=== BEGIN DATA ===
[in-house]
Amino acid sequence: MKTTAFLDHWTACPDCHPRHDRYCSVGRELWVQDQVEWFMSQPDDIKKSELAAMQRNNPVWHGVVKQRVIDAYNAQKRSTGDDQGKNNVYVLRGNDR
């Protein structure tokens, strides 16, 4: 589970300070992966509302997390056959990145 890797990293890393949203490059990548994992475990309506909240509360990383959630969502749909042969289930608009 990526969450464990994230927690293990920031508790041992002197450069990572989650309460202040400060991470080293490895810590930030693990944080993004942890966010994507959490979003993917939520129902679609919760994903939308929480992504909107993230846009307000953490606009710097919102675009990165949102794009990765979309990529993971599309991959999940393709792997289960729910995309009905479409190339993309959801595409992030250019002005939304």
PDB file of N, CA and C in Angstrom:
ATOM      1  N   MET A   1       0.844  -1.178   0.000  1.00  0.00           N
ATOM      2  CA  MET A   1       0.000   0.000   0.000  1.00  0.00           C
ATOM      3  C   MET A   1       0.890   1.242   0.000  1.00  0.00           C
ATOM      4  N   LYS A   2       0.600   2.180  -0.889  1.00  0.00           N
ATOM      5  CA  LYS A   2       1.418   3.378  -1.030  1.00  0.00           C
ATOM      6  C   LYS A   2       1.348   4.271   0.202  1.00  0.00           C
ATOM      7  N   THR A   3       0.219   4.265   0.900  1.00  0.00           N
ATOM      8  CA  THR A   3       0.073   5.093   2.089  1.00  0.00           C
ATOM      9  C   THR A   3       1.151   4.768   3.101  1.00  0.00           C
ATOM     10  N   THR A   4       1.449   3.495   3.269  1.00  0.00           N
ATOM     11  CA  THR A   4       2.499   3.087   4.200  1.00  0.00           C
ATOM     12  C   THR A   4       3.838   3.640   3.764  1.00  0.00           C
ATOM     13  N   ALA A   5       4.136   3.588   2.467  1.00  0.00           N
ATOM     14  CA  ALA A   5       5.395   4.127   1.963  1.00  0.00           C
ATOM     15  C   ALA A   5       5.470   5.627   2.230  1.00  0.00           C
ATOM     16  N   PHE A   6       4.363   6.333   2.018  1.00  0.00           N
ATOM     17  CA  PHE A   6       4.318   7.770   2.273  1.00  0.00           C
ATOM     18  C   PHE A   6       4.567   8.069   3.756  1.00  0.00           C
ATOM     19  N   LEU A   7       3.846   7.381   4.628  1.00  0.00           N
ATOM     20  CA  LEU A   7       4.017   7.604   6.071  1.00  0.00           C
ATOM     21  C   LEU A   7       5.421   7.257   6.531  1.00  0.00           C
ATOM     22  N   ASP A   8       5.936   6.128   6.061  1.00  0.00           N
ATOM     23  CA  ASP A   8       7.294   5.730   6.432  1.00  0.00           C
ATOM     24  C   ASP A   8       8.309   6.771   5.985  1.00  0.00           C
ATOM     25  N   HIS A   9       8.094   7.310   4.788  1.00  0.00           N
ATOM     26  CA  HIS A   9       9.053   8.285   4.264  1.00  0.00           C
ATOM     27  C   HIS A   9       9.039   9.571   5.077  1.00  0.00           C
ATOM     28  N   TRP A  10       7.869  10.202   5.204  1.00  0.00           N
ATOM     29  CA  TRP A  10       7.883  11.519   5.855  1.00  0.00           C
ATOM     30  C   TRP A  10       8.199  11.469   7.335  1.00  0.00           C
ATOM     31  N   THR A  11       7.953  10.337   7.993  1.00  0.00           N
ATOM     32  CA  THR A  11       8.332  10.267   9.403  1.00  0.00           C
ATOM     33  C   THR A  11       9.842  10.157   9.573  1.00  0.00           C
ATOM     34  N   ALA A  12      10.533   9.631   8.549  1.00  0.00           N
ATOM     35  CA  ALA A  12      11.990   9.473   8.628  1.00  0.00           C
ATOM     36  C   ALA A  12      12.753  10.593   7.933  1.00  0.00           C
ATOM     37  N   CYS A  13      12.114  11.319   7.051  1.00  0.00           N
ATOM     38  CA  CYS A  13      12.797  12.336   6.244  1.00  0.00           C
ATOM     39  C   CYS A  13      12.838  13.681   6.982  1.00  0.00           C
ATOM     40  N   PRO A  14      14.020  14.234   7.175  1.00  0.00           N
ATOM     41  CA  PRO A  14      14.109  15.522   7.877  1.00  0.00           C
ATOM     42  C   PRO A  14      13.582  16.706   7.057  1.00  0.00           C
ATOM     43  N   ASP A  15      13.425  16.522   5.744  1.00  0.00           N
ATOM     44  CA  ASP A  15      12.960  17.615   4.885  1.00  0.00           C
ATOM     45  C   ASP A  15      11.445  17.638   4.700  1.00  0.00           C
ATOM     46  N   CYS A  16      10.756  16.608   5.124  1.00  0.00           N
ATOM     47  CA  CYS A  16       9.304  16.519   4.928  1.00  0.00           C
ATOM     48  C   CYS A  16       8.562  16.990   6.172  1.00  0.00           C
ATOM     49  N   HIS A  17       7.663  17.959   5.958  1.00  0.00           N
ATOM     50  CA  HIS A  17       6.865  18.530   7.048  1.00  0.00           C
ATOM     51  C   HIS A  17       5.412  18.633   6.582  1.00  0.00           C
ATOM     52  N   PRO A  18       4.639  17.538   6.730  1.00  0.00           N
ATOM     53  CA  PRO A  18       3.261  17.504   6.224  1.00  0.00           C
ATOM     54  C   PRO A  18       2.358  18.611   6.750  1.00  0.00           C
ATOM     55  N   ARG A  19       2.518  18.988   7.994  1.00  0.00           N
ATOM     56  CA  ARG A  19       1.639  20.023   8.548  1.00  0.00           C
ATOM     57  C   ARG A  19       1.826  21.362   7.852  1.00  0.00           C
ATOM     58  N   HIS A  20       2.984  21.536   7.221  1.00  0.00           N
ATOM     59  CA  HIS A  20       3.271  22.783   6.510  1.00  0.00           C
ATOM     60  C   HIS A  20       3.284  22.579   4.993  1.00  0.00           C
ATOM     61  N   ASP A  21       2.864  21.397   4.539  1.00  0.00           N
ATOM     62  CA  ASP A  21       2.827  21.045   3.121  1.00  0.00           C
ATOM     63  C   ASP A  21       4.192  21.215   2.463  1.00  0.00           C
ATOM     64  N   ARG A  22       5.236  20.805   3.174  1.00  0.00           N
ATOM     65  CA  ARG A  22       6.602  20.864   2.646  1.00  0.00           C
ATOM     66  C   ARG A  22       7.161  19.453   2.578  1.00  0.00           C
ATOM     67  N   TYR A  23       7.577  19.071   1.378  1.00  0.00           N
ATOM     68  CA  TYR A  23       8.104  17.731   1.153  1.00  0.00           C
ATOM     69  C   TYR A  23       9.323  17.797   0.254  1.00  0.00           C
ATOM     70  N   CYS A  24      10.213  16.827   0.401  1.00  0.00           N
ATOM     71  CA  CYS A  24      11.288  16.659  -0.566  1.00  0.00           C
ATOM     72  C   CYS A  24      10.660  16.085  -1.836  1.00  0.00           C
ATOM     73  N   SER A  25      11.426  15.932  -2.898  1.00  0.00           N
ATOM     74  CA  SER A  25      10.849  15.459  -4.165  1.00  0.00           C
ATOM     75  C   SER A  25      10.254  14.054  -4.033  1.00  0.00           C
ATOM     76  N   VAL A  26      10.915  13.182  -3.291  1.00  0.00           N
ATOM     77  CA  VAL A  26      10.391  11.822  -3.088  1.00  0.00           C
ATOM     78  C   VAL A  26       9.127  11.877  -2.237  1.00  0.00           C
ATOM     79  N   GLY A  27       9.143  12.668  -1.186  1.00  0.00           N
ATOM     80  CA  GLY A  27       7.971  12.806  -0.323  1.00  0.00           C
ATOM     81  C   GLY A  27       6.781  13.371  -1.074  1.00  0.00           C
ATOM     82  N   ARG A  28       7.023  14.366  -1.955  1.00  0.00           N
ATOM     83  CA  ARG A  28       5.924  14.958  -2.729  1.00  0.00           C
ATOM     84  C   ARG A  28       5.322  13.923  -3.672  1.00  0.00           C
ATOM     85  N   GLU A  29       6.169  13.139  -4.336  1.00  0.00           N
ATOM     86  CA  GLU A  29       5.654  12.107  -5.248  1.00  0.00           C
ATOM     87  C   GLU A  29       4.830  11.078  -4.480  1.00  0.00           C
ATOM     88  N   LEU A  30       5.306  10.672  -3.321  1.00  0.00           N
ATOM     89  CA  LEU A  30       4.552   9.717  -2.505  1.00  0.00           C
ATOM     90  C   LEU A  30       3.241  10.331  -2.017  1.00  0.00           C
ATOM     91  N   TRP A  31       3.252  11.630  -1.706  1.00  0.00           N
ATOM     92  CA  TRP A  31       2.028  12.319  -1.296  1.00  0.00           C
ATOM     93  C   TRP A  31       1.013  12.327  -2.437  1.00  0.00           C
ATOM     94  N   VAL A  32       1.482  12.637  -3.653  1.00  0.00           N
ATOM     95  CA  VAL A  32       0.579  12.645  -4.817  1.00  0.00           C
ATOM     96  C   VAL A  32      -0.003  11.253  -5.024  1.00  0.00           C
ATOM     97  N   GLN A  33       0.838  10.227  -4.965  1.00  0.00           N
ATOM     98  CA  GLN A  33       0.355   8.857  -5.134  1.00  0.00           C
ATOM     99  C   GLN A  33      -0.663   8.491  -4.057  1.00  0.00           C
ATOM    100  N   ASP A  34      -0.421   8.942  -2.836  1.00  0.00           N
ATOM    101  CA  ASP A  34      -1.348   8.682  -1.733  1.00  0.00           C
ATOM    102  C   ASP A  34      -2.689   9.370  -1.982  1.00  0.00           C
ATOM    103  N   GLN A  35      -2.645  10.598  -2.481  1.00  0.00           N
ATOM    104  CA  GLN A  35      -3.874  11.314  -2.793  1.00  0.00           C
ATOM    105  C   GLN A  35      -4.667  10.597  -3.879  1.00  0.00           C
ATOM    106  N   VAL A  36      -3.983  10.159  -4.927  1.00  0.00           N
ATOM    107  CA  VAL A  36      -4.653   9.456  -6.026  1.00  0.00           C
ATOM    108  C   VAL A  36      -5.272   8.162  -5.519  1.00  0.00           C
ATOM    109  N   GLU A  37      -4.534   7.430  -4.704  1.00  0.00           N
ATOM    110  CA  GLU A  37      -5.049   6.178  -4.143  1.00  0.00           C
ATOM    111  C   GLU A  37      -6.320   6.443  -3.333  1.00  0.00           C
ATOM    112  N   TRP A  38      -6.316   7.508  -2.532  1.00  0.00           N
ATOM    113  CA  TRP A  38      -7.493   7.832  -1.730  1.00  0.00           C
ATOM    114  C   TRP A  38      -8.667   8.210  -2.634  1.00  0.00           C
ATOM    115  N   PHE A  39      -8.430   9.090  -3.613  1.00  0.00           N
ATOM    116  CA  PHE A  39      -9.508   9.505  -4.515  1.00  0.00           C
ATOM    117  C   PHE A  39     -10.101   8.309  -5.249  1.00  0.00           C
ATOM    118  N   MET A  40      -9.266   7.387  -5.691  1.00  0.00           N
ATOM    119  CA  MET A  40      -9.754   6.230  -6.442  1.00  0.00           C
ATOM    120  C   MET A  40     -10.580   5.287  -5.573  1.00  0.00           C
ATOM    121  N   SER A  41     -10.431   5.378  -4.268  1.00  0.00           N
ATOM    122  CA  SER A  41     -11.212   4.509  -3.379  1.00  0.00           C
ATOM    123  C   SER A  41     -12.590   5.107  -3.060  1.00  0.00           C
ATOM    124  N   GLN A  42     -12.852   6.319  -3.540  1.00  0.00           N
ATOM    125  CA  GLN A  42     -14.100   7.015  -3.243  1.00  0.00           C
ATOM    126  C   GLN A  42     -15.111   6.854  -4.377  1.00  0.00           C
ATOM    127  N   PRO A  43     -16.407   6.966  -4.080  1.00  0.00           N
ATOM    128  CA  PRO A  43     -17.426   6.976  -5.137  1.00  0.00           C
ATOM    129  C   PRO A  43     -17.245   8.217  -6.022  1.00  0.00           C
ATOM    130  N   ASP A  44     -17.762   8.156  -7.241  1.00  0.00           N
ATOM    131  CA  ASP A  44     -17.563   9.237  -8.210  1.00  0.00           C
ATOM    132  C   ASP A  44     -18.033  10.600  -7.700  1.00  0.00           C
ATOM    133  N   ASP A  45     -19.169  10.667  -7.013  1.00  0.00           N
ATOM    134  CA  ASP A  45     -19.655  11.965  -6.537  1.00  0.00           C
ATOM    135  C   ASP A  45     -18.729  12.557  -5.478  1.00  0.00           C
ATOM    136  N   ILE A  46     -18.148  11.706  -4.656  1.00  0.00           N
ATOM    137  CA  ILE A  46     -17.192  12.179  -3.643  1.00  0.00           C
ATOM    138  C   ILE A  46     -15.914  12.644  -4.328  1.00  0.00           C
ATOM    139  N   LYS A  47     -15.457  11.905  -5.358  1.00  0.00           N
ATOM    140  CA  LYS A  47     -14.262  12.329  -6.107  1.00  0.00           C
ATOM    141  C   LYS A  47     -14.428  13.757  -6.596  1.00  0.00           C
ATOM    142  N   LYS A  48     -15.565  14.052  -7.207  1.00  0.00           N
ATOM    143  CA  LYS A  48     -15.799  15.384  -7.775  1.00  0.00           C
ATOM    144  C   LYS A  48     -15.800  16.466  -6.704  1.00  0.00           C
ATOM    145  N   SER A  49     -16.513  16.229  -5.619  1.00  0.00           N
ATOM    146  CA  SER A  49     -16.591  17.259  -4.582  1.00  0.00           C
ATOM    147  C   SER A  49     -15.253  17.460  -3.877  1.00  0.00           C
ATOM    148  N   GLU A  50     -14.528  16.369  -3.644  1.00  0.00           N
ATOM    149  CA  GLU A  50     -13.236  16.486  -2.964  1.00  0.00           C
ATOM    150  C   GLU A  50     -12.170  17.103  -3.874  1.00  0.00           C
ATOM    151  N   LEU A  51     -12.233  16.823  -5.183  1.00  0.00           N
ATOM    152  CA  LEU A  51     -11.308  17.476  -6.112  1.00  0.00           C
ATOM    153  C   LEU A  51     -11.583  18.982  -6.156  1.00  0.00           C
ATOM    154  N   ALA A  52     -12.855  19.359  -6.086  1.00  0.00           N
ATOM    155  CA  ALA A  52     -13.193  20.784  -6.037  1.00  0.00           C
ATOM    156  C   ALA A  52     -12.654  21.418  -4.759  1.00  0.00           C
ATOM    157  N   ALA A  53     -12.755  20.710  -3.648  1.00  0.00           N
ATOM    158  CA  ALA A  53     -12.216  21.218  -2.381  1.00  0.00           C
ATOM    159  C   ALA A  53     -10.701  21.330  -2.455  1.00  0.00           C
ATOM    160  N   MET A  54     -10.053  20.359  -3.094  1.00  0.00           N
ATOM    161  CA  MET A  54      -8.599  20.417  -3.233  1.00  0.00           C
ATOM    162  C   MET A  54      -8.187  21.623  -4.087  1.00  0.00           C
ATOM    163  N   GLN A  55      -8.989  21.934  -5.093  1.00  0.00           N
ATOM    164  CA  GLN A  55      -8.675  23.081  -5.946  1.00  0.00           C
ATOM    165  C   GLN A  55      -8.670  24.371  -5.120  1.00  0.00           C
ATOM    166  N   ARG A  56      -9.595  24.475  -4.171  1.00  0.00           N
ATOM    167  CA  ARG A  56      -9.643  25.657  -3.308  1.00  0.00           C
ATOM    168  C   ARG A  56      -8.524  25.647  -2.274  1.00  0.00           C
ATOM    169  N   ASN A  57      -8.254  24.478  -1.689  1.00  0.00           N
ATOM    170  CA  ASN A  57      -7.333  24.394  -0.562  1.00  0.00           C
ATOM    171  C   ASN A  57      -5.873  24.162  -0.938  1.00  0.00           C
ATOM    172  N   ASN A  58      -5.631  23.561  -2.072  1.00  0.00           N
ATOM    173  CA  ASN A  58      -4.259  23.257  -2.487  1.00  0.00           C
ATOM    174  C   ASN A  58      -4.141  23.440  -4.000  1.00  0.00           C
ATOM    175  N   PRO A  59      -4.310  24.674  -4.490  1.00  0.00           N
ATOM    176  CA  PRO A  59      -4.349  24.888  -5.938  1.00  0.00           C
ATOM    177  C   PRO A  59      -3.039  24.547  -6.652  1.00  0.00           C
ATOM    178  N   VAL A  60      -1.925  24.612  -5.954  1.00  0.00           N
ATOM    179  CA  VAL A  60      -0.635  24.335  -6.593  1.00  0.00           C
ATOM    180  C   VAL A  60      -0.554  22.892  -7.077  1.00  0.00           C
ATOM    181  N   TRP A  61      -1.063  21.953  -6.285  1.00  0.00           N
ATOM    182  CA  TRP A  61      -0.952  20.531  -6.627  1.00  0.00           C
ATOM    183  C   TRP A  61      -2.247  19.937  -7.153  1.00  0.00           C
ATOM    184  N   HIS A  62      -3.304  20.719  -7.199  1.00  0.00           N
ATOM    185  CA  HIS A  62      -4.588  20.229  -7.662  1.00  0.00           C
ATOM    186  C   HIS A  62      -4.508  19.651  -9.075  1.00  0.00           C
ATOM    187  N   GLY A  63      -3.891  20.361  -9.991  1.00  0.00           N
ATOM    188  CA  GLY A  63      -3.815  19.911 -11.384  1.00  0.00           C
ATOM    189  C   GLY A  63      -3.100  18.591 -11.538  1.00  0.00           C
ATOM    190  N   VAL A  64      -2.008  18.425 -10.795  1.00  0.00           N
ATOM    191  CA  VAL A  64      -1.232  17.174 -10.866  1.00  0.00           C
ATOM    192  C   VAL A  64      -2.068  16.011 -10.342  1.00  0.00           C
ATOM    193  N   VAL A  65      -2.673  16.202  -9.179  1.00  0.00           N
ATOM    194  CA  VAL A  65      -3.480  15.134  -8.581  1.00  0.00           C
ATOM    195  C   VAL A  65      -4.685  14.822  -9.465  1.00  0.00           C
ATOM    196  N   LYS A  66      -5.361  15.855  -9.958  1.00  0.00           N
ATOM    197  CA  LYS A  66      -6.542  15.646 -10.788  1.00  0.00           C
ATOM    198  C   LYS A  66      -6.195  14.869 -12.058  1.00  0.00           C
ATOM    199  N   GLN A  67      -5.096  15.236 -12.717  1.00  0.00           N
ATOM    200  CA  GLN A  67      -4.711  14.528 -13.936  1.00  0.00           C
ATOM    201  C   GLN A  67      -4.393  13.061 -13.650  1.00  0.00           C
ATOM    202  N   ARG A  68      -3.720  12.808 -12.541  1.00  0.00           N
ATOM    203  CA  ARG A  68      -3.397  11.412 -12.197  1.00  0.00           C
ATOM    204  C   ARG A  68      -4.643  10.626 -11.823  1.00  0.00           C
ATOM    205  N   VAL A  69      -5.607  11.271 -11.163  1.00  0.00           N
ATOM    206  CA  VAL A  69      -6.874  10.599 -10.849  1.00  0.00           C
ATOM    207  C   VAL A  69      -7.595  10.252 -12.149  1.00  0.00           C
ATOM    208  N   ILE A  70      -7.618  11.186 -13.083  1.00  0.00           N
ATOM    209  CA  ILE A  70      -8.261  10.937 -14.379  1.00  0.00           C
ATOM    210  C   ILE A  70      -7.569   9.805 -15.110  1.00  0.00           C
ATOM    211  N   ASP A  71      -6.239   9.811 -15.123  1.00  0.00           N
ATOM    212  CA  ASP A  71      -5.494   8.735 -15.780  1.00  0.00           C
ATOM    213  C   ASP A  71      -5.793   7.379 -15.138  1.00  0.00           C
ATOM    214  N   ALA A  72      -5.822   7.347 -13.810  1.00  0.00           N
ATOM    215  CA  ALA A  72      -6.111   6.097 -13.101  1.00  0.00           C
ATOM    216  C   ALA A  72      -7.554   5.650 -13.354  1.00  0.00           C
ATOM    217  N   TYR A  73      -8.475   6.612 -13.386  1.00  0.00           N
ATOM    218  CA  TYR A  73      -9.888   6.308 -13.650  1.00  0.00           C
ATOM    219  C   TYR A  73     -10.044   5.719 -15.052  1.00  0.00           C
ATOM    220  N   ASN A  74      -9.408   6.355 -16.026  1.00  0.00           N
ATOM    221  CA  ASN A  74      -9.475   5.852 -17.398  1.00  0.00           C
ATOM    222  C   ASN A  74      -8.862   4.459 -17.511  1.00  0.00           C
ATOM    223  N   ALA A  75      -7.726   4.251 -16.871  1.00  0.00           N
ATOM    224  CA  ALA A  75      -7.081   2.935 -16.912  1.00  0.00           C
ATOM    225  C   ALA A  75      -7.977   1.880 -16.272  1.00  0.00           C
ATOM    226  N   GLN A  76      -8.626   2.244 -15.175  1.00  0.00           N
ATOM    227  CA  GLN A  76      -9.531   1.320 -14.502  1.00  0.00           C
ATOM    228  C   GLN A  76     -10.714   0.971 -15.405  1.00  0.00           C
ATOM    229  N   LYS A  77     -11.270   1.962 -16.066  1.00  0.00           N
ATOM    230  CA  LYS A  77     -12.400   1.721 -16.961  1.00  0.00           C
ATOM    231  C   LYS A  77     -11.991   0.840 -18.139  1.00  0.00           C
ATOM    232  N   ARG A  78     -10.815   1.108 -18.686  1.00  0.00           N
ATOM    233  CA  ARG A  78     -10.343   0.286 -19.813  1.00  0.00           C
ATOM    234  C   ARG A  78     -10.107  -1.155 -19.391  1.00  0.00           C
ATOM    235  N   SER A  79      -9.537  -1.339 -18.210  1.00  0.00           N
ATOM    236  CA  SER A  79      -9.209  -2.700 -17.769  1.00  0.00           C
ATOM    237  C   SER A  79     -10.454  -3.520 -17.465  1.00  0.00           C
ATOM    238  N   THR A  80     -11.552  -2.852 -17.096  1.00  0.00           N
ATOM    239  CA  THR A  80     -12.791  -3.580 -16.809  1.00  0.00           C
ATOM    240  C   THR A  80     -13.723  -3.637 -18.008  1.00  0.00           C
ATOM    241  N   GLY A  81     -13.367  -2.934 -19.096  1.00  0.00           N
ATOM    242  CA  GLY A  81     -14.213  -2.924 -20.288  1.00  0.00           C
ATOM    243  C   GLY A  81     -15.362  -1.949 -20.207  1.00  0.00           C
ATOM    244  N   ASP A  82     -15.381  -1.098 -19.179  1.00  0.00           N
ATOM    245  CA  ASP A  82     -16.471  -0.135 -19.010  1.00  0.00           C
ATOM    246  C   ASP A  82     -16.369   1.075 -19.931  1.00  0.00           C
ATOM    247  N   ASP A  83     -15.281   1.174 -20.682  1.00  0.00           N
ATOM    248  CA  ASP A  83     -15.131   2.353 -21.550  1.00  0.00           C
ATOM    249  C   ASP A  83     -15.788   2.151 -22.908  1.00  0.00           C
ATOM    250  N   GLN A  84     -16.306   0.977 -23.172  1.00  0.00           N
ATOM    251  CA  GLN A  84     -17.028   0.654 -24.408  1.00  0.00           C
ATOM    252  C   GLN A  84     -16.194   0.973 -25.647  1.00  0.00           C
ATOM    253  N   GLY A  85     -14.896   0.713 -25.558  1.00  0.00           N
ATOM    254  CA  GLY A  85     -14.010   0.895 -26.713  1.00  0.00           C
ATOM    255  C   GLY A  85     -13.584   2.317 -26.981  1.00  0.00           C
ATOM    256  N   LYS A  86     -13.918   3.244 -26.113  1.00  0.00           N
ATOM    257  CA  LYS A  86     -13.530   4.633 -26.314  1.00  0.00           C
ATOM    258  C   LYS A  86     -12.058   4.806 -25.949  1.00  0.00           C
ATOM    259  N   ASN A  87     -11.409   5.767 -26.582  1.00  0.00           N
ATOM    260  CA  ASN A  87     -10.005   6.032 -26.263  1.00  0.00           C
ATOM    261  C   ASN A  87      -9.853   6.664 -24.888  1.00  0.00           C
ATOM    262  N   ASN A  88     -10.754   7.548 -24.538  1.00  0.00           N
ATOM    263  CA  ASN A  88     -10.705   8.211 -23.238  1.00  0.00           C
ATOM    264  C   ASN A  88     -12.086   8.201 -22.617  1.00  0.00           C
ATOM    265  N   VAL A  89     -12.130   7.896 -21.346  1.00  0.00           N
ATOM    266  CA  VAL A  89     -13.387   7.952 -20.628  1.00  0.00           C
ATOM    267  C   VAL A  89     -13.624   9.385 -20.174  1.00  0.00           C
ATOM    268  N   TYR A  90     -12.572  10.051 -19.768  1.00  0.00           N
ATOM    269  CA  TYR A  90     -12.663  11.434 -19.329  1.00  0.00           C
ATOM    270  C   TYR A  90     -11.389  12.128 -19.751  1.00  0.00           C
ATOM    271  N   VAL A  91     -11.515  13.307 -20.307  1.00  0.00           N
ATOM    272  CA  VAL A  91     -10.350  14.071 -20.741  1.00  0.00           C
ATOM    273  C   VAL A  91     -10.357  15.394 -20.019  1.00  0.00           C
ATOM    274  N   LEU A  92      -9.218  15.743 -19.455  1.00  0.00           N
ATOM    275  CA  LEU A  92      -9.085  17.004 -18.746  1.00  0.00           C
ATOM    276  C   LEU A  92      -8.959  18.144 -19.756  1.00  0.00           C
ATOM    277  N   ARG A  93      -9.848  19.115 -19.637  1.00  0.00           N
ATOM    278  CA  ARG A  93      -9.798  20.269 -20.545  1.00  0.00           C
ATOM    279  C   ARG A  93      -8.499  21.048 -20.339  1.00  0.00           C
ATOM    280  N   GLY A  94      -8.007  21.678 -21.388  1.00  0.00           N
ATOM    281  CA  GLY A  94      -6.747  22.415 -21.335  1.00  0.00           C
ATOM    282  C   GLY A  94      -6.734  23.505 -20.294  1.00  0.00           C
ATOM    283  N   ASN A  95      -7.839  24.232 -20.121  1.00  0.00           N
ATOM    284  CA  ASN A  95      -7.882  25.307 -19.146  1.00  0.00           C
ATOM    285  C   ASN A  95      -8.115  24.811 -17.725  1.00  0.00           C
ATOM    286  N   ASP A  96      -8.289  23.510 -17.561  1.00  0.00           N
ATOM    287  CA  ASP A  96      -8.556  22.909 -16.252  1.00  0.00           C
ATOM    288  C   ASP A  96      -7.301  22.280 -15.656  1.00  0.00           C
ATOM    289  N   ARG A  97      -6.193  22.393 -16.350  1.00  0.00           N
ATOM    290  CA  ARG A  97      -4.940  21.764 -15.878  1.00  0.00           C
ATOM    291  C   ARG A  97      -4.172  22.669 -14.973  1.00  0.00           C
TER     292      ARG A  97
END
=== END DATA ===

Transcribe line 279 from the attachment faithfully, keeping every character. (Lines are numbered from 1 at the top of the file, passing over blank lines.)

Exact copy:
ATOM    275  CA  LEU A  92      -9.085  17.004 -18.746  1.00  0.00           C